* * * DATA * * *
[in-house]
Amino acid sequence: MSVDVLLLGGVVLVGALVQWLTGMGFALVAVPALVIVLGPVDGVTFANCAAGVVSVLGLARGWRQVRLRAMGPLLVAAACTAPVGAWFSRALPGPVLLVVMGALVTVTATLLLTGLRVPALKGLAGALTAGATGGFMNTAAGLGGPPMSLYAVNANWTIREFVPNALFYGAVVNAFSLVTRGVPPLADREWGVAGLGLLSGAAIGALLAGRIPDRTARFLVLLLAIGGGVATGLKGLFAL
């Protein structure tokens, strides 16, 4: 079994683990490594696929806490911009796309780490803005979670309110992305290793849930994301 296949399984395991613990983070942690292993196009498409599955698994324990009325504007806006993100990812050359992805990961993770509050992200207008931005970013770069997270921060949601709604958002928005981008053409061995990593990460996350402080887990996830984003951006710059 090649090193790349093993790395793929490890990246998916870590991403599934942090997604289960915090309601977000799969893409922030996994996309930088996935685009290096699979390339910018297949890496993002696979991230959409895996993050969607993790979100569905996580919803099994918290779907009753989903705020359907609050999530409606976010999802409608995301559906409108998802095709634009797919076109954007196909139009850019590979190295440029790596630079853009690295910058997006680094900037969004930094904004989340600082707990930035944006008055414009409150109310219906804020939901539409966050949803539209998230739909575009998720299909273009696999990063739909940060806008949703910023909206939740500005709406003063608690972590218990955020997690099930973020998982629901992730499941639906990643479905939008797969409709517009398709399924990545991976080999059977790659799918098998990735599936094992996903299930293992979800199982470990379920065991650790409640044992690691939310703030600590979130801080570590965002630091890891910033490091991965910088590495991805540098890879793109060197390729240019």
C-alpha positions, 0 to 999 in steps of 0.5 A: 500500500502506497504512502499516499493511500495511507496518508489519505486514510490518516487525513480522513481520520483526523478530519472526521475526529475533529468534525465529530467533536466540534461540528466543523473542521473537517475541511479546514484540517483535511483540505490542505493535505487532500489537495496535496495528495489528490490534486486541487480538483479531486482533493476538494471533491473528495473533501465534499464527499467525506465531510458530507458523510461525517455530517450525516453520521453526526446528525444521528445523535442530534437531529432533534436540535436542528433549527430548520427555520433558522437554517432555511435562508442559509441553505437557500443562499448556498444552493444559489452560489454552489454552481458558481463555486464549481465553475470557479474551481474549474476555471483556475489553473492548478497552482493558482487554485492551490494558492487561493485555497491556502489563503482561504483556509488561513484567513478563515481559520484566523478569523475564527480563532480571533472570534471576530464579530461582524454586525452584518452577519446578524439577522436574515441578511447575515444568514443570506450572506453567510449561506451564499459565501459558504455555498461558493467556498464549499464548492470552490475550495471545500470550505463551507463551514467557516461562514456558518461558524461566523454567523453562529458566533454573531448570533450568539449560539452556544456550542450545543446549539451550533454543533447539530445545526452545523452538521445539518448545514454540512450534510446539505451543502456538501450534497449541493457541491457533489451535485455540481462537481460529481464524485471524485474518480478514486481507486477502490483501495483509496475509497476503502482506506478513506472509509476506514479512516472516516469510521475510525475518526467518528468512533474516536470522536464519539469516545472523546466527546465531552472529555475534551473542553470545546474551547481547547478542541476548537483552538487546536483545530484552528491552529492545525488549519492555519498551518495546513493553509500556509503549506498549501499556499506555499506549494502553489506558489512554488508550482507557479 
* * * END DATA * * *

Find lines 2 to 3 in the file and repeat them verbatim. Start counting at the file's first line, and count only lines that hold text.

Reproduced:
Amino acid sequence: MSVDVLLLGGVVLVGALVQWLTGMGFALVAVPALVIVLGPVDGVTFANCAAGVVSVLGLARGWRQVRLRAMGPLLVAAACTAPVGAWFSRALPGPVLLVVMGALVTVTATLLLTGLRVPALKGLAGALTAGATGGFMNTAAGLGGPPMSLYAVNANWTIREFVPNALFYGAVVNAFSLVTRGVPPLADREWGVAGLGLLSGAAIGALLAGRIPDRTARFLVLLLAIGGGVATGLKGLFAL
């Protein structure tokens, strides 16, 4: 079994683990490594696929806490911009796309780490803005979670309110992305290793849930994301 296949399984395991613990983070942690292993196009498409599955698994324990009325504007806006993100990812050359992805990961993770509050992200207008931005970013770069997270921060949601709604958002928005981008053409061995990593990460996350402080887990996830984003951006710059 090649090193790349093993790395793929490890990246998916870590991403599934942090997604289960915090309601977000799969893409922030996994996309930088996935685009290096699979390339910018297949890496993002696979991230959409895996993050969607993790979100569905996580919803099994918290779907009753989903705020359907609050999530409606976010999802409608995301559906409108998802095709634009797919076109954007196909139009850019590979190295440029790596630079853009690295910058997006680094900037969004930094904004989340600082707990930035944006008055414009409150109310219906804020939901539409966050949803539209998230739909575009998720299909273009696999990063739909940060806008949703910023909206939740500005709406003063608690972590218990955020997690099930973020998982629901992730499941639906990643479905939008797969409709517009398709399924990545991976080999059977790659799918098998990735599936094992996903299930293992979800199982470990379920065991650790409640044992690691939310703030600590979130801080570590965002630091890891910033490091991965910088590495991805540098890879793109060197390729240019």